Louis Max was established in 1859, in Beaune. The move to Nuits St.Georges came only about thirty years ago when they purchased the very impressive winery of the former Maison Chauvenet. The domaine which contributed the vines in Mercurey was bought at a similar time. The office/winery building is a beauty to behold – end of the 19th century Art Nouveau design and seemingly everything remains in original condition – from the wood paneling of the offices and the Premeaux marble main staircase to the compact but magnificent tasting room.
In 2007 the Geneva-based owner (a long-time investor before taking control) brought-in Philippe Bardet to run the business – I have previously met Philippe when he represented his family (Mommessin) by pouring a few glasses of Clos de Tart.
The produce of Maison Louis Max is a mix of both domaine and négoce wines, the latter being produced only from ‘bought-in’ grapes – the exception is a large slug of Bourgogne and Macon/Pouilly-Fuissé which is bought in bulk. The ‘domaine’ vines are dominated by both red white Mercurey – despite the Nuits St.Georges location – and here, even the white Mercurey has its elevage in barrel. There is more red wine than white in the barrels, but taking into account those bulk purchases, white wine is in the ascendant. “We will have thirty cuvées in 2011” says Philippe, “and our portfolio will continue to evolve.” Since 2008 they started an ‘organic’ regime for their own vines, and became certified Organic grape producers in 2011. One of the domaine’s Mercurey vineyards (Clos la Marche) is even ploughed by a horse today.
The cellars are completely in context with the rest of the building; massively constructed, seemingly specified beyond the basic requirements of any cuverie – even the handrails of the stairs look like they could support the roof – yet Philippe mentions “Our cellars are not for show. We currently vinify about 1,000 barrels, but have the space for 3,000!” The lowest level of the cellar provides the space for bottle storage. Massively constructed or not, this producer’s assembly tanks and modern bottling line are located in a new building on the outskirts of Nuits St.Georges.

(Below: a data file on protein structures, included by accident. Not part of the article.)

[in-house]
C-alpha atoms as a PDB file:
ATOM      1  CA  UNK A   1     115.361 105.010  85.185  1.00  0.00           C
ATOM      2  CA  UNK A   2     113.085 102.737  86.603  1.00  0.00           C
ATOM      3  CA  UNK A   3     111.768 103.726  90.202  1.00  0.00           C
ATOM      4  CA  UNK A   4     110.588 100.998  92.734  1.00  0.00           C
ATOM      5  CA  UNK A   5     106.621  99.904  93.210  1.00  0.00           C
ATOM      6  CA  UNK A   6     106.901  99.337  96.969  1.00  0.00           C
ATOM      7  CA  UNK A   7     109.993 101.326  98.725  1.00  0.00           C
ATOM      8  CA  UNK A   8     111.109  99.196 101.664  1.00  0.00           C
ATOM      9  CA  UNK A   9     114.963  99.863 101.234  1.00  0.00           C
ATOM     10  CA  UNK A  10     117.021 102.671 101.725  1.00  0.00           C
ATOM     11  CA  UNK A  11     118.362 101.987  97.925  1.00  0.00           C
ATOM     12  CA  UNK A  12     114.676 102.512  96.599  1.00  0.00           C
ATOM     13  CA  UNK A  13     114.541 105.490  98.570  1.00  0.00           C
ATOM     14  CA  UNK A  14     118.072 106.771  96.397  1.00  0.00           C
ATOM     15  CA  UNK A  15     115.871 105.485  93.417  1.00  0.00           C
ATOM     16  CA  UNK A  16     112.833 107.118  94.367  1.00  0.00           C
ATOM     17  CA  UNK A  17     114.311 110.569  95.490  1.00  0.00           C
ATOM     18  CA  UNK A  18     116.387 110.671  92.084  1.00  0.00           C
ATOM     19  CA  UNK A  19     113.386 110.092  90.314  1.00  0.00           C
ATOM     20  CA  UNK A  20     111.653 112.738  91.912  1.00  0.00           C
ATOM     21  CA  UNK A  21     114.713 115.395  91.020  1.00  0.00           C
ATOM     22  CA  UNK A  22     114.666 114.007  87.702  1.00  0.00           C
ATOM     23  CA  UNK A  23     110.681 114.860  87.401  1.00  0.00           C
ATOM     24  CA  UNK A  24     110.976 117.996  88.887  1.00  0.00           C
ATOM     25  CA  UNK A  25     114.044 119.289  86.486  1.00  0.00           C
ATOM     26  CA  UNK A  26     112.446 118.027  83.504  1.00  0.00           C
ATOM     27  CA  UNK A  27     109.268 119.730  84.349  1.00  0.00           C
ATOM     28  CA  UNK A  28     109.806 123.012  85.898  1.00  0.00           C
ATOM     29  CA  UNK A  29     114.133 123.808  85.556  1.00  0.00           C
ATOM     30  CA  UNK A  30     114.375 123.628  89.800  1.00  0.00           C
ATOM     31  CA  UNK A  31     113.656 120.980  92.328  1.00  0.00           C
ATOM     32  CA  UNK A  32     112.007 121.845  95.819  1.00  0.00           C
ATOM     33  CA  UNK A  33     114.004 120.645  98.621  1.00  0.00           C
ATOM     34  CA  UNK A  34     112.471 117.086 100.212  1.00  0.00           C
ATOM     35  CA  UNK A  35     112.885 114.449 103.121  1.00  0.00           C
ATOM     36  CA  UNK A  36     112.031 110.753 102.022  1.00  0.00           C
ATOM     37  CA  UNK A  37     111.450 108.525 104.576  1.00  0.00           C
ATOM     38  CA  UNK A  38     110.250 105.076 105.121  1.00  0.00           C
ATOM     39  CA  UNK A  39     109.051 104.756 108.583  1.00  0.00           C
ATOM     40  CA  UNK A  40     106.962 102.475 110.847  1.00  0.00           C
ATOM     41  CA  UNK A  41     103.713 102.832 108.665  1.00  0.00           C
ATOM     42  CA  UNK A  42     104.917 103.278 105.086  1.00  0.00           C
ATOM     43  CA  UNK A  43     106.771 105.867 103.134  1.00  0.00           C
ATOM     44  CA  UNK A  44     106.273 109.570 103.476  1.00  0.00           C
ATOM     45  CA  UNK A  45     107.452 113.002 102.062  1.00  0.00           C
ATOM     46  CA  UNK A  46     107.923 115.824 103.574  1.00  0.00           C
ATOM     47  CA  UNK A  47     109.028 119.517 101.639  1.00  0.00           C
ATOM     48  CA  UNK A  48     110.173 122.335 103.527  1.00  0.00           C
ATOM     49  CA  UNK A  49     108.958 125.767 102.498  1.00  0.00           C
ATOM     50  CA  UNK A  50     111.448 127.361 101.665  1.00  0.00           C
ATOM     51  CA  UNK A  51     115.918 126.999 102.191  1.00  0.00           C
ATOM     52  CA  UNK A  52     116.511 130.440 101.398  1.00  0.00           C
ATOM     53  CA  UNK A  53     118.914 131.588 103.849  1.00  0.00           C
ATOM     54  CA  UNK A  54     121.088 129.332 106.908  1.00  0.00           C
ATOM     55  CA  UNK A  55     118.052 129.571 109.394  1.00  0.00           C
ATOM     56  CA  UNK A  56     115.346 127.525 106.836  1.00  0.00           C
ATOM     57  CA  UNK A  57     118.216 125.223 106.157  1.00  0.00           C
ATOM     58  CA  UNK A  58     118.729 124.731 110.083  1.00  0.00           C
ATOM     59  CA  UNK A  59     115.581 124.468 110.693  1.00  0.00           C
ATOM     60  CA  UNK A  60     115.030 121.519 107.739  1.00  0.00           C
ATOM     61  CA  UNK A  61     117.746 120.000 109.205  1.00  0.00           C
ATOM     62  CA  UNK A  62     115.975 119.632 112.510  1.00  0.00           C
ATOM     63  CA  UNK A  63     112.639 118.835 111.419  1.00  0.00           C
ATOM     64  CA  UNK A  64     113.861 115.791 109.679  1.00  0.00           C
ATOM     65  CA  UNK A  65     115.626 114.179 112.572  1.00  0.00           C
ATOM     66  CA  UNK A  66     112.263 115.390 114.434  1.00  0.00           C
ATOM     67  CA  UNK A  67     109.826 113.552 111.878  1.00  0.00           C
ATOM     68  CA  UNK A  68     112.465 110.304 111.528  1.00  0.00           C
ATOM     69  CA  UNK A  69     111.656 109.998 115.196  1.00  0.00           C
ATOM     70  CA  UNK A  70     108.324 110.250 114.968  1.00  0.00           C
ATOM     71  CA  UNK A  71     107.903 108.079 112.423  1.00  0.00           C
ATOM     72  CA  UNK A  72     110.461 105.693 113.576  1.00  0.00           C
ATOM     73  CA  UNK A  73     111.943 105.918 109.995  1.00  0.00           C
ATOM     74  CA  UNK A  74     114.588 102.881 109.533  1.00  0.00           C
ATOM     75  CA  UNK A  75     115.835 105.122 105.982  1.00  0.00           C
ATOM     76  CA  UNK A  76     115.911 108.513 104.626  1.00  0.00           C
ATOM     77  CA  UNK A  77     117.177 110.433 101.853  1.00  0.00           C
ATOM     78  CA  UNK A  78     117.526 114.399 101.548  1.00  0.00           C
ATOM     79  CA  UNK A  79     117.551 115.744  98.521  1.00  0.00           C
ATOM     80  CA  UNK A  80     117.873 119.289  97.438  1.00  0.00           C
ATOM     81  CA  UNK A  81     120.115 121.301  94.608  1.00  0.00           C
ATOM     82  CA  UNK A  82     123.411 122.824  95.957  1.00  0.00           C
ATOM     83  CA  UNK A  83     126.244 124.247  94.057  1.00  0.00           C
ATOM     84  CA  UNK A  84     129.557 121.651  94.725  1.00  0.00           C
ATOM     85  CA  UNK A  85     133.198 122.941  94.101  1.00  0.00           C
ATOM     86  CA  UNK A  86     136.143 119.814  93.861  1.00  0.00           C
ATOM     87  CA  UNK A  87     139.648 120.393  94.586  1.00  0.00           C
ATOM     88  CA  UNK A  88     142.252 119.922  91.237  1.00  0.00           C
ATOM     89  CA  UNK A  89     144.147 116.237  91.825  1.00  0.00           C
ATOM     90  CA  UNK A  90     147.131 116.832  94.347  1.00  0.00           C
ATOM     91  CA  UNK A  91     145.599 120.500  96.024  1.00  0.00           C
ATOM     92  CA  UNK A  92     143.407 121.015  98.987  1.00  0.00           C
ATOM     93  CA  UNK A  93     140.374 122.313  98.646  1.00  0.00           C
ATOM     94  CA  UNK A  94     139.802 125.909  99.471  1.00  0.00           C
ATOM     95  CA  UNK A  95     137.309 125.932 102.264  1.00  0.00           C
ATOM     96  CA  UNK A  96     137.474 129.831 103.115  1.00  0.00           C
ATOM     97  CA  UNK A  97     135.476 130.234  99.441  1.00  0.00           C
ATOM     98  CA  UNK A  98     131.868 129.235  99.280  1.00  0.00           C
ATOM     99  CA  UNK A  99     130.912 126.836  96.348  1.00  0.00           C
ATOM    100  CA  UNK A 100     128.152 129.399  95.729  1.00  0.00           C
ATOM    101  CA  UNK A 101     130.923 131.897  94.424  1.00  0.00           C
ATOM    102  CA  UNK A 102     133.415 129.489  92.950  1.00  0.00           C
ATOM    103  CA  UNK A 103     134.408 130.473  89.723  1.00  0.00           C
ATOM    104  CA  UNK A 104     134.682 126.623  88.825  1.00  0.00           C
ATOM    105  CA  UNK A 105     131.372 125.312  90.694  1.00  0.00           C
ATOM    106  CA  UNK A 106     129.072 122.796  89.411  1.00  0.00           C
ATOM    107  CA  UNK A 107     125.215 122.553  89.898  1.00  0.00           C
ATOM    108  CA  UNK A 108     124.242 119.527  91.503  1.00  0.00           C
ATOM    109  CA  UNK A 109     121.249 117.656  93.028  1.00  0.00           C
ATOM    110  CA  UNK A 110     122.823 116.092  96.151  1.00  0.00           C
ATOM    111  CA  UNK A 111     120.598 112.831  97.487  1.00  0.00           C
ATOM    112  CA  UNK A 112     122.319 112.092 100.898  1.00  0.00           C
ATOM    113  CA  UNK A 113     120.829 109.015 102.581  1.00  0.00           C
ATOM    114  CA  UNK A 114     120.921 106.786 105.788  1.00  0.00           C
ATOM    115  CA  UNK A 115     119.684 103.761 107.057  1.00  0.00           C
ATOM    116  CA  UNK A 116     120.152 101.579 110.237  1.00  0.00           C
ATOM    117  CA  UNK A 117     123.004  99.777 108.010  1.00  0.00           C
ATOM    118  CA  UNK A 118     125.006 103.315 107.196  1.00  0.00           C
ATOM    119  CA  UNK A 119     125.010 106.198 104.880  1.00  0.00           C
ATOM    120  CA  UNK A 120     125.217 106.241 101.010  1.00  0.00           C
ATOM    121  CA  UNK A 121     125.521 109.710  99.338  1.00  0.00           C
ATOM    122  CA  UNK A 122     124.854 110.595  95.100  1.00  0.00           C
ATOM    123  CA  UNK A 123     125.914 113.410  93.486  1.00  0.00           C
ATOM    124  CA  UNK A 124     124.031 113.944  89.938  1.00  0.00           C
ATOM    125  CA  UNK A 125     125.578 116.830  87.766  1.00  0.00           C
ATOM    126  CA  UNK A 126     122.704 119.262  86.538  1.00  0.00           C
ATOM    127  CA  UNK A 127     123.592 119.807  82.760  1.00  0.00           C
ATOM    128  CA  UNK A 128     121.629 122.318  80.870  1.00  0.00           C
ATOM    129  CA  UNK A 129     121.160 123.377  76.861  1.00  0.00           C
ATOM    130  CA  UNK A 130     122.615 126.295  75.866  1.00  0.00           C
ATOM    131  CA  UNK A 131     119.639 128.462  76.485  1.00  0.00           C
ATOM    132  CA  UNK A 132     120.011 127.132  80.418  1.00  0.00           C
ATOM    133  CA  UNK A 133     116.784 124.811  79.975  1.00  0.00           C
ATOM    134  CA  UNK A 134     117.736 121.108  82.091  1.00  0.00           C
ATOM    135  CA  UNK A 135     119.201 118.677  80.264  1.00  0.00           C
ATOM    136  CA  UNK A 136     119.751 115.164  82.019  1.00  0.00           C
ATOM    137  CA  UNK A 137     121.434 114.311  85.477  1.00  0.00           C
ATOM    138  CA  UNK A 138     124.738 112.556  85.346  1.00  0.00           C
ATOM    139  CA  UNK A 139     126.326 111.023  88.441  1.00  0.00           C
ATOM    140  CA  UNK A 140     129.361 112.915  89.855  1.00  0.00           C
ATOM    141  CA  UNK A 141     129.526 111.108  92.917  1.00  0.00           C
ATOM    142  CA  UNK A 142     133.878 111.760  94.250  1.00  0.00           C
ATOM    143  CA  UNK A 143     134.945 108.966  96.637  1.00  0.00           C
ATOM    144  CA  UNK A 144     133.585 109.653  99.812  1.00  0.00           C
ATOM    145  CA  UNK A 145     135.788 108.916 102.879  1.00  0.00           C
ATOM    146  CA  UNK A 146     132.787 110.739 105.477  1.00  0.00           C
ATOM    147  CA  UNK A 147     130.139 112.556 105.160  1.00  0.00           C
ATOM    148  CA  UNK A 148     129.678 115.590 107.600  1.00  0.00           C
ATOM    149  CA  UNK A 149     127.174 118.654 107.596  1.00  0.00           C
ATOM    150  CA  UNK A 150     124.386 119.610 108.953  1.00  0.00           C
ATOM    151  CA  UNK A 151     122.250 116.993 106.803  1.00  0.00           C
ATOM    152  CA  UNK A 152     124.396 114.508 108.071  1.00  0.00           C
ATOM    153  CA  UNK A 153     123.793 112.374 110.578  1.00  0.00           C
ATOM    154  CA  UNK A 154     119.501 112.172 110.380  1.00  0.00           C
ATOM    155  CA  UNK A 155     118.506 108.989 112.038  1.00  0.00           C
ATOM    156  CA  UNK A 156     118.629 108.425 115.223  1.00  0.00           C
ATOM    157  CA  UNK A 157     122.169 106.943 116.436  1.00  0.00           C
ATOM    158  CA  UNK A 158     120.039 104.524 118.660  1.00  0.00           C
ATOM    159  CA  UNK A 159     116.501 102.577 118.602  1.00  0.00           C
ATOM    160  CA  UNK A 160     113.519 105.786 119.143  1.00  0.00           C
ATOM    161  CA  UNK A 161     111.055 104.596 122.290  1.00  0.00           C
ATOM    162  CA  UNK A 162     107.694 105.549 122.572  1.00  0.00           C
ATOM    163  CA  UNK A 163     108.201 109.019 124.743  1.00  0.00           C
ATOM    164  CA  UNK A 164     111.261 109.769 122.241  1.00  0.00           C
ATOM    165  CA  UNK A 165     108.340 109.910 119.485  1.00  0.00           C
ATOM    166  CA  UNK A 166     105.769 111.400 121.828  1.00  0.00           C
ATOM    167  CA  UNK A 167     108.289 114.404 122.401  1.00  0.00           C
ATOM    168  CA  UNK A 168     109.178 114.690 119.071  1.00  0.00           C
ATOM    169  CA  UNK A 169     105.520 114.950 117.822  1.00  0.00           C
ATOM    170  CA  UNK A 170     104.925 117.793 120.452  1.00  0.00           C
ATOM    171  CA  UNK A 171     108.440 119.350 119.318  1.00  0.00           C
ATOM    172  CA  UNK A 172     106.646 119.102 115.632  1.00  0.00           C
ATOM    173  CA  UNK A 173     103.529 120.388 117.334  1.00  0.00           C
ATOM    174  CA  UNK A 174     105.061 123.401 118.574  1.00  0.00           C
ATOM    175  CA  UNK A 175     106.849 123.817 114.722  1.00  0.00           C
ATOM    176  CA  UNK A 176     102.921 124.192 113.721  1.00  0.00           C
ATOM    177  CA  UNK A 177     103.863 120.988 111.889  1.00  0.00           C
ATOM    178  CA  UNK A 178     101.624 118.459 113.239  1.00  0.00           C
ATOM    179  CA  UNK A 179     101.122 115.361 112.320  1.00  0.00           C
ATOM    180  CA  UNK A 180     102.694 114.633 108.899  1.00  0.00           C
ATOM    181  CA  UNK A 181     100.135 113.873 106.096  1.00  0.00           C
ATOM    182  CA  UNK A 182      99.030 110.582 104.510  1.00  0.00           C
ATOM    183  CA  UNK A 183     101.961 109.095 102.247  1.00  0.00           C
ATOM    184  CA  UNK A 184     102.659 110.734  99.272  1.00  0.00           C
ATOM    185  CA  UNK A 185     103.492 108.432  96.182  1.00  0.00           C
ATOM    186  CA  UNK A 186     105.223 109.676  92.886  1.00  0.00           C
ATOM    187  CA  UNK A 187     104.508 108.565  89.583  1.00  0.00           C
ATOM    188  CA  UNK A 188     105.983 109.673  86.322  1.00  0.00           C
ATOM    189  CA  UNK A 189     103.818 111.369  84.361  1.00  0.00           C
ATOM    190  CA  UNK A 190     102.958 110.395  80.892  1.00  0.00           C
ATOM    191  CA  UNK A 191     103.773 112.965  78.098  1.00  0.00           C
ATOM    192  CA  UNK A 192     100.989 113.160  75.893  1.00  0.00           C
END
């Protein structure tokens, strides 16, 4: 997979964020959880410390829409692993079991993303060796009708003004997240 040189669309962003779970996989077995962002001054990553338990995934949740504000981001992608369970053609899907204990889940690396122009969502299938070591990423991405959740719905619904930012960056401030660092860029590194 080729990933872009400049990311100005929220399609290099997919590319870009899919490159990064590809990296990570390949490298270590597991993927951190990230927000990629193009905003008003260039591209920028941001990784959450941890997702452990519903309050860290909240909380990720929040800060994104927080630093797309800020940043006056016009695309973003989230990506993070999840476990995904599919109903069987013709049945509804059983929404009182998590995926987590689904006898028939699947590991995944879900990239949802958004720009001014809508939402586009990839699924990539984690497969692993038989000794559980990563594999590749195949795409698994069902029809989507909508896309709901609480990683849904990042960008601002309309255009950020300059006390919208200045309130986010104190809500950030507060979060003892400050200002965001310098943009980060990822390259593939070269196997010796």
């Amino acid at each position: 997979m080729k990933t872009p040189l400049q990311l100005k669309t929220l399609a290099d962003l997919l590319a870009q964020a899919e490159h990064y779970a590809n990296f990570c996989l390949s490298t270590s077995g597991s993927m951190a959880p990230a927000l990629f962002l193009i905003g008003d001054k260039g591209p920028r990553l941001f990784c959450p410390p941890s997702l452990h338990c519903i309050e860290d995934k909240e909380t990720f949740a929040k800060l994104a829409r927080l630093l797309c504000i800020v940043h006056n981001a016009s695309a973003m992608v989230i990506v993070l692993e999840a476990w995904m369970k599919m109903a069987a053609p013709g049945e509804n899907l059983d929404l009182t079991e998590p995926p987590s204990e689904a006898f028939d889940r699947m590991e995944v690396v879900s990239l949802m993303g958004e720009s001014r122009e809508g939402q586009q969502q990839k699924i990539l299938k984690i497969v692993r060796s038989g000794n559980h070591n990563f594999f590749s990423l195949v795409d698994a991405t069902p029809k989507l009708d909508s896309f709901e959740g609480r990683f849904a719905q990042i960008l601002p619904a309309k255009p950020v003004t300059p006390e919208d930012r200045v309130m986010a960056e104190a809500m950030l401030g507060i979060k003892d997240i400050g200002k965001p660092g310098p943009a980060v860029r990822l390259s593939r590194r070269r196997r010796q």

Starting with the whites, we already know that (the bulk purchases excepted) all the wines are raised in barrel – but before that, the grapes are pressed, cooled and left to settle overnight before filling those barrels. There is battonage, but Philippe mentions that there is less and less each year:
“I prefer a wine with freshness, and would say that most villages wines can be drunk within three years”.
As for the reds:
“We have no one style. We mainly destem, but this can change as we slowly learn more about our raw materials. Overall I would say that I’m looking for ‘charm’ in a wine, rather than ‘force’, and let’s not forget that we don’t need to worry about space when it comes to giving a full 12 months of elevage…!”
Tasted 11th May 2012 in Nuits St.Georges. 90% of the 2010s were already bottled.
We started with a tour of selected 2011 barrels, before looking (mainly) at a selection of 2010s from bottle. I have to say that this seems a great source of bottles – but perhaps more consistent in red, and offering really great value when you consider the Mercureys…